Characteristics, sources, and neuronal consequences of activated inflammatory responses in schizophrenia. Abnormal expression of inflammatory genes in monocytes/macrophages (M/M) results in peripheral low-grade inflammation (patients: solid orange and green lines-healthy subjects: dashed lines). Stress and/or pathogen exposure may lead to an over-activation of microglia (MG), which activates astrocytes (AC) and the consequent release of cytokines (IL-6, IL-10, TGF-β) that stimulate the production of kynurenic acid (KYNA). KYNA blocks signaling at the NMDA receptor and the α7 nicotinic acetylcholine receptor (α7nAChR). MGs releases cytokines (IL-1β, IL-12, TNF-α) that weaken the biosynthesis of serotonin and promotes the production of quinolinic acid (QUIN) and 3-hydroxykynurenine (3-OHKY), both neurotoxic substances. Abnormal HPA axis function may further contribute to the development of low-grade inflammation as the normal feed-back exerted by cortisol is not working properly. Furthermore, prenatal immune priming by in utero exposure to infection may provide a developmental source of long-term immune abnormalities to schizophrenia.

⇒ See also: Pro-/antiinflammatory dysregulation in early psychosis: results from a 1-year follow-up study.


Impact of treatment

The impact of antipsychotic treatment has recently been studied:
“Although short-term treatment with antipsychotics was associated with prefrontal cortical thinning, treatment was also associated with better cognitive control and increased prefrontal functional activity.” [d]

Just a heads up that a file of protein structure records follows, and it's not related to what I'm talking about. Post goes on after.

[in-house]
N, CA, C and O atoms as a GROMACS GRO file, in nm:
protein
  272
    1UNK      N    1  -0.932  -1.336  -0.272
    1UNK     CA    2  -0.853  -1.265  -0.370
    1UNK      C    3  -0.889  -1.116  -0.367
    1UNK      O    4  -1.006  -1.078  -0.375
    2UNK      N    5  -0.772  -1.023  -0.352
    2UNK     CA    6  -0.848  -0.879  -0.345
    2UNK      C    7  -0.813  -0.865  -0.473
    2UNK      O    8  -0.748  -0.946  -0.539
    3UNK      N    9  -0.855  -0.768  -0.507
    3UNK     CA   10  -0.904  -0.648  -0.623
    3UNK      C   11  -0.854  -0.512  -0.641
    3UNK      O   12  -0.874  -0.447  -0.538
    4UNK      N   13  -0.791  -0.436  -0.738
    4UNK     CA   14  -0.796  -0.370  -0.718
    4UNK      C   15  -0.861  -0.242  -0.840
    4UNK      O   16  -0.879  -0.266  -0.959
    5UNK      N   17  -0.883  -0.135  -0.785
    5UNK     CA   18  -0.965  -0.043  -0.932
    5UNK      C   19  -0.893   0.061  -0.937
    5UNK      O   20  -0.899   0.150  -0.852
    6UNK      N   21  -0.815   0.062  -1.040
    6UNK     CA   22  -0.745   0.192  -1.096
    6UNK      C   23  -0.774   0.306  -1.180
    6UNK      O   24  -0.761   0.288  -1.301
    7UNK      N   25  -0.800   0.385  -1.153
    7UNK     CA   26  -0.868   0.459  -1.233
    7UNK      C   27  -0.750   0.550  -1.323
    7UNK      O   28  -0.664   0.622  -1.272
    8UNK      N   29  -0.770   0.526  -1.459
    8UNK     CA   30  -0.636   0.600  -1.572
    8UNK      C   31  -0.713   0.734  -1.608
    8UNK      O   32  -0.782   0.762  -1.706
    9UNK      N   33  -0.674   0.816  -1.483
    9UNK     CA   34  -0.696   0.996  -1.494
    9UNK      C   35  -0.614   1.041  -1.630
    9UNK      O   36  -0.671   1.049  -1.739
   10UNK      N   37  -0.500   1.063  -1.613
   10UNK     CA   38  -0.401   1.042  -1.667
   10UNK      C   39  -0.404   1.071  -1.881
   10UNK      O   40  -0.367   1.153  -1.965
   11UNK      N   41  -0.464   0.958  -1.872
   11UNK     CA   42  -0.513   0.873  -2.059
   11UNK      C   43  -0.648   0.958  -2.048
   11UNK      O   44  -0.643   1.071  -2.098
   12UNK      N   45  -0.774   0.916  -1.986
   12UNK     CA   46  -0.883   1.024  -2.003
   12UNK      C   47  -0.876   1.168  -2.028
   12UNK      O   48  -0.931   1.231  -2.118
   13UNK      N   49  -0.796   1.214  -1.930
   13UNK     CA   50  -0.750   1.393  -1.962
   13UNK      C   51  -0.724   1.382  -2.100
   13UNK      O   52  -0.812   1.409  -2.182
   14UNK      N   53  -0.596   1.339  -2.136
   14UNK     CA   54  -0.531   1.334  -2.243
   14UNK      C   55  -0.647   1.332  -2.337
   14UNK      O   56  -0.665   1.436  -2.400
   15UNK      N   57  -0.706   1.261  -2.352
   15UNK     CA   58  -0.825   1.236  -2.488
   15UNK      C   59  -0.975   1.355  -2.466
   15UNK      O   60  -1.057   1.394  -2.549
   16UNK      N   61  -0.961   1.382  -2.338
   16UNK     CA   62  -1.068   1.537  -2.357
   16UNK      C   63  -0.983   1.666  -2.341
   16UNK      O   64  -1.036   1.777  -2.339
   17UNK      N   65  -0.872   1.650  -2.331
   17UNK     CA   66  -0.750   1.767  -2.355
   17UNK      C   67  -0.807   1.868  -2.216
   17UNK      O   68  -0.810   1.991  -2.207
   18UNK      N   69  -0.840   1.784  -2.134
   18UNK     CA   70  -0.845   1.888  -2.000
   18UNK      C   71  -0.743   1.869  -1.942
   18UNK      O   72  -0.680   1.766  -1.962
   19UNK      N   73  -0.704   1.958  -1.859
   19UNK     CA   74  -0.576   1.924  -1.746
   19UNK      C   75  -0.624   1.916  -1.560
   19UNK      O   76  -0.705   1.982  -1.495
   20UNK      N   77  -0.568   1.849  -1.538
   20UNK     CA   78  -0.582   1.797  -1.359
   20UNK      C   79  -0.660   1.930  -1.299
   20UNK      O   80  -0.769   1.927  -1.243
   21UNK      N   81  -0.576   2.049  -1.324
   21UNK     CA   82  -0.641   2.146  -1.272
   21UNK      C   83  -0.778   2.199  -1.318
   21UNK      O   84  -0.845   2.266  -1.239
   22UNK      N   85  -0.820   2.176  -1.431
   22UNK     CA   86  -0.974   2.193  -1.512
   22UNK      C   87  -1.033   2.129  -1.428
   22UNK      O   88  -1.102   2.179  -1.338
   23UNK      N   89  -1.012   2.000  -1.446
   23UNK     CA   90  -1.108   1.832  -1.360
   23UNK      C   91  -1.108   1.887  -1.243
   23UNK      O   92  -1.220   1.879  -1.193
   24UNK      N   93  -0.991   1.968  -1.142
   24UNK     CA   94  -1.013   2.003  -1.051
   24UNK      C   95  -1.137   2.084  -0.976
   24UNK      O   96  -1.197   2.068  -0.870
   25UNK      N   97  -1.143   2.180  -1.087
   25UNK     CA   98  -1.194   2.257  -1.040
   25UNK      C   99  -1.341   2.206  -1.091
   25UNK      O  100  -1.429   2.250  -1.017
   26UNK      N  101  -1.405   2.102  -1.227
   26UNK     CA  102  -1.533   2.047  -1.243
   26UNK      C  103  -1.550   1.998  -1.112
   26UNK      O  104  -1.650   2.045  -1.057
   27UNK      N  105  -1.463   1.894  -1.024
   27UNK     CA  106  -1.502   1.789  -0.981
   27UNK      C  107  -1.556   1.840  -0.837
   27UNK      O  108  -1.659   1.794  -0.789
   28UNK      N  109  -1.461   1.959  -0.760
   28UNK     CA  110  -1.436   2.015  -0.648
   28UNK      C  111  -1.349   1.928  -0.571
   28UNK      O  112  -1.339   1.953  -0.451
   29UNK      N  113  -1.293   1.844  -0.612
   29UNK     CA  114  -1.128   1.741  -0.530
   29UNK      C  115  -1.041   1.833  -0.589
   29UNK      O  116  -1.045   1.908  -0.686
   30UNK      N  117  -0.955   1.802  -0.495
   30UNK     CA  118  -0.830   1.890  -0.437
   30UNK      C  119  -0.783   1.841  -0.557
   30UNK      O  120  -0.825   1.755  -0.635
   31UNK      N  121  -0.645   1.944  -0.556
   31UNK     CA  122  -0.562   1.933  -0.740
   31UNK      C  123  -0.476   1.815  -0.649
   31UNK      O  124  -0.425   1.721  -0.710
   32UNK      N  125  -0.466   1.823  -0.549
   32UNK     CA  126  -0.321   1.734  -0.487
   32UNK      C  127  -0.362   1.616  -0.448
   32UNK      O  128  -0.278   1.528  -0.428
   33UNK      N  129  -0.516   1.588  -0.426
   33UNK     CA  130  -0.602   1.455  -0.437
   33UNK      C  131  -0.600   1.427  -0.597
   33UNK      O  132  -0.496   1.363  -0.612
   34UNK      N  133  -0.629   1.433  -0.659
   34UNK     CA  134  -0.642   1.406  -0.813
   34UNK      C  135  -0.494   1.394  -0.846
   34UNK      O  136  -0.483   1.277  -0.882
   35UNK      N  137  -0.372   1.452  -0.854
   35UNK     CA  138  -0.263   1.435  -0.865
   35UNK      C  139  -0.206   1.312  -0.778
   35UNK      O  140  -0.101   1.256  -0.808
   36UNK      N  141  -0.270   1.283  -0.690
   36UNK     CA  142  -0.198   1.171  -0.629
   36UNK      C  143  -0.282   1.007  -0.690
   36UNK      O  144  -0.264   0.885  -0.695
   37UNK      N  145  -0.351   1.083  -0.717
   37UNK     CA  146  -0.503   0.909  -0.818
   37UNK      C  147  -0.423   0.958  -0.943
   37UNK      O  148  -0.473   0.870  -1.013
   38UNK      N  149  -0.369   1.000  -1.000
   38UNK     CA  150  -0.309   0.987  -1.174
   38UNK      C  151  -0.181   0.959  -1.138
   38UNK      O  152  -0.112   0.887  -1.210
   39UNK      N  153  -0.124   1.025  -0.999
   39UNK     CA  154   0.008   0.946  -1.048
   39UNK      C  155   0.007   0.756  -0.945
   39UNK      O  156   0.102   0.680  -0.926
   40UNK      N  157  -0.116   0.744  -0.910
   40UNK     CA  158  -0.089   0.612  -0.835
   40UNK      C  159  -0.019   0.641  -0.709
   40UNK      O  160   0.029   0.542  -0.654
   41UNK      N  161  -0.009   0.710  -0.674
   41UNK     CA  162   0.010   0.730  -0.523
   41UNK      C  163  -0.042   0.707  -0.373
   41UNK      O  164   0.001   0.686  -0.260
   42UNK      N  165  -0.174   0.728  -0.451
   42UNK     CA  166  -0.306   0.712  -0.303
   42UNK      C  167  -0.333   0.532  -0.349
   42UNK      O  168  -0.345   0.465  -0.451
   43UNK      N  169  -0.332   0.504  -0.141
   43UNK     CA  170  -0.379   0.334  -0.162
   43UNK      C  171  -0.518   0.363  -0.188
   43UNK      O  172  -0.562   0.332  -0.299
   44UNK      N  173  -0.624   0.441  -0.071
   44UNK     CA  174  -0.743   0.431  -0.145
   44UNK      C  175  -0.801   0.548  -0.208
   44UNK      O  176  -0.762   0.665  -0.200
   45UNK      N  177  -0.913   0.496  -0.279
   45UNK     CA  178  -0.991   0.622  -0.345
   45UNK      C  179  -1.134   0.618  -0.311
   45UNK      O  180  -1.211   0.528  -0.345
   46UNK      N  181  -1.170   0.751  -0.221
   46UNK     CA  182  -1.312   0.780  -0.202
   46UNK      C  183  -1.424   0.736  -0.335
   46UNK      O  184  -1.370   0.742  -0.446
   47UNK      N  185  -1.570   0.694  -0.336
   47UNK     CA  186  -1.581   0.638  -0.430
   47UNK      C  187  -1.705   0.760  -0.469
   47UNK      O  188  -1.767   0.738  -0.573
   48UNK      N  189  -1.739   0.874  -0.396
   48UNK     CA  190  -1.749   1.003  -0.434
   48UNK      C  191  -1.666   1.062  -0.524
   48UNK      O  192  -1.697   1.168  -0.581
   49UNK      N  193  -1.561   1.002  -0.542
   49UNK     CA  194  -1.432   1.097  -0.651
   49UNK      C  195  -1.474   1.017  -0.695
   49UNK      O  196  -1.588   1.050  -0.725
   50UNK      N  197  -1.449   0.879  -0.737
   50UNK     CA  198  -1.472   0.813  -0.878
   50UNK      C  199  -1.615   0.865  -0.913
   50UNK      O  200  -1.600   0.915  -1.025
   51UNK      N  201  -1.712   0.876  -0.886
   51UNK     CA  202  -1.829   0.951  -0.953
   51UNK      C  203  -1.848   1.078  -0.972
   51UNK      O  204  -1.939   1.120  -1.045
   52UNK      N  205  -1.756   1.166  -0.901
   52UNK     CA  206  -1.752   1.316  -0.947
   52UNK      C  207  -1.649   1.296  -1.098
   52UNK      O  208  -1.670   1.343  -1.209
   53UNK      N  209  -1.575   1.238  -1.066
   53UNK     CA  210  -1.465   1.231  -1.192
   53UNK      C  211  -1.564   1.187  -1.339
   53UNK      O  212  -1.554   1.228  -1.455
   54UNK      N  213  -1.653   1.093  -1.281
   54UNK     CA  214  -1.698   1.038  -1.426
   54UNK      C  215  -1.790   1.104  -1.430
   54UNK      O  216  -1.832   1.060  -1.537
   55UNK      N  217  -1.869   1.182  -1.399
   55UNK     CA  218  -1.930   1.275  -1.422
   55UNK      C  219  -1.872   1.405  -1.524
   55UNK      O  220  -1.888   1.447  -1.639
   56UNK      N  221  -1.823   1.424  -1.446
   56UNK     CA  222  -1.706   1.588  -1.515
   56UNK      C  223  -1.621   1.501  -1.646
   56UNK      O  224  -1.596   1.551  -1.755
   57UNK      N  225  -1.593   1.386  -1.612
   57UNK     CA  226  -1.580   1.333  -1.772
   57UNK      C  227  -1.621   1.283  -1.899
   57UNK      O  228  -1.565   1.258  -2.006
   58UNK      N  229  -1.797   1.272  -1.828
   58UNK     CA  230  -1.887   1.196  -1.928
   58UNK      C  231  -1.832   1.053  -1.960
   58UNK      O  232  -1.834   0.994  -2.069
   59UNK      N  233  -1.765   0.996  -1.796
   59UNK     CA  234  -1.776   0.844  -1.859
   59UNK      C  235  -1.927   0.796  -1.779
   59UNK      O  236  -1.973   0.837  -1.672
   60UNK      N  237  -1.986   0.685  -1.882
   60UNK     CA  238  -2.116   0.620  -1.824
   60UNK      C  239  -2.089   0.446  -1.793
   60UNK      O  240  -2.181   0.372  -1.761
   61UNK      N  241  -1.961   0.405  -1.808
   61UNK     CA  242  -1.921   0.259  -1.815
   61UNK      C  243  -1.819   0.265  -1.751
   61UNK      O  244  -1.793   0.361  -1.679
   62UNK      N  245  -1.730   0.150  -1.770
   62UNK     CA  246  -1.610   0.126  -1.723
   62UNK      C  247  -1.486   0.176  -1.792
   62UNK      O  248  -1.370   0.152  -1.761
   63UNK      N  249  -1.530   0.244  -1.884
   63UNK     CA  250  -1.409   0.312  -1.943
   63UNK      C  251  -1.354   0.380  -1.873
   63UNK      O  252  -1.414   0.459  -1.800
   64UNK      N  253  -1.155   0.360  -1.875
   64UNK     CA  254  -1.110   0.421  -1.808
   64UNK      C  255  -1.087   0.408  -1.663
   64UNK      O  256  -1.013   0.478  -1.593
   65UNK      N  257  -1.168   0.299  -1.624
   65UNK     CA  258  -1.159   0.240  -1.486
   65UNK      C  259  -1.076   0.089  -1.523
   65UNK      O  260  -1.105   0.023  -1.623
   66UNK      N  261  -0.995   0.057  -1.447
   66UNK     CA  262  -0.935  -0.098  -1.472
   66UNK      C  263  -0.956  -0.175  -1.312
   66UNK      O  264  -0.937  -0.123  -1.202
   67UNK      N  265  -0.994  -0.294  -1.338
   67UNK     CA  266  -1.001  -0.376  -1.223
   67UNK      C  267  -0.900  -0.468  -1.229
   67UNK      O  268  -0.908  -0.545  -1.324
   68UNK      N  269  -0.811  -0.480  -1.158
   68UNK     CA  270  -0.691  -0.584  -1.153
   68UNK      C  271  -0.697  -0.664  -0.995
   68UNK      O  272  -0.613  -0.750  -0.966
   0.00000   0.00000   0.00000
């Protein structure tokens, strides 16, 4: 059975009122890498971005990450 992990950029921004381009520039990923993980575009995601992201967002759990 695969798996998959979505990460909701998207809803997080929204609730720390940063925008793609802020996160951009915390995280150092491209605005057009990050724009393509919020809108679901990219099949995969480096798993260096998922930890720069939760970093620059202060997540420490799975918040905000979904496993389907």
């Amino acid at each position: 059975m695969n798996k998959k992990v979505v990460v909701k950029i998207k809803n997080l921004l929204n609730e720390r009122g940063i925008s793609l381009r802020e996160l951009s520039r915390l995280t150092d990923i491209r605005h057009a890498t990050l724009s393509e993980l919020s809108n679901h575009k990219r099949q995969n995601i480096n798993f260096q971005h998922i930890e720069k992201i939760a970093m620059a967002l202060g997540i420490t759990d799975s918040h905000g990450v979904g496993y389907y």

“… antipsychotic drugs significantly reduce the secretion of TNF-α, nitric oxide, IL-1β, and IL-2 from activated microglia. Furthermore, some drugs were found to have stronger inhibitory effects, e.g., risperidone, which inhibited the secretion of several cytokines from activated microglia more than haloperidol, and indications of clozapine-specific effects have also been reported. Moreover, in the context of the kynurenine pathway, one animal study demonstrated that chronic treatment with antipsychotic drugs reduces brain KYNA. Meyer et al. reviewed the influence of antipsychotic treatment on peripheral cytokines in clinical populations and found that antipsychotics reduced the level of proinflammatory cytokines (IL-1β, IL-6, sIL-6R, TNF-α) while increasing peripheral production of anti-inflammatory substances such as (sIL-1RA, sIL-2R and IL-10). Here, SGAs seemed to have the most pronounced effects and a possible relation between the ability to normalize immune function and clinical effects were identified.” [e]

The rest of this post will focus on pharmacological interventions.

1-s2.0-S092099641400382X-gr2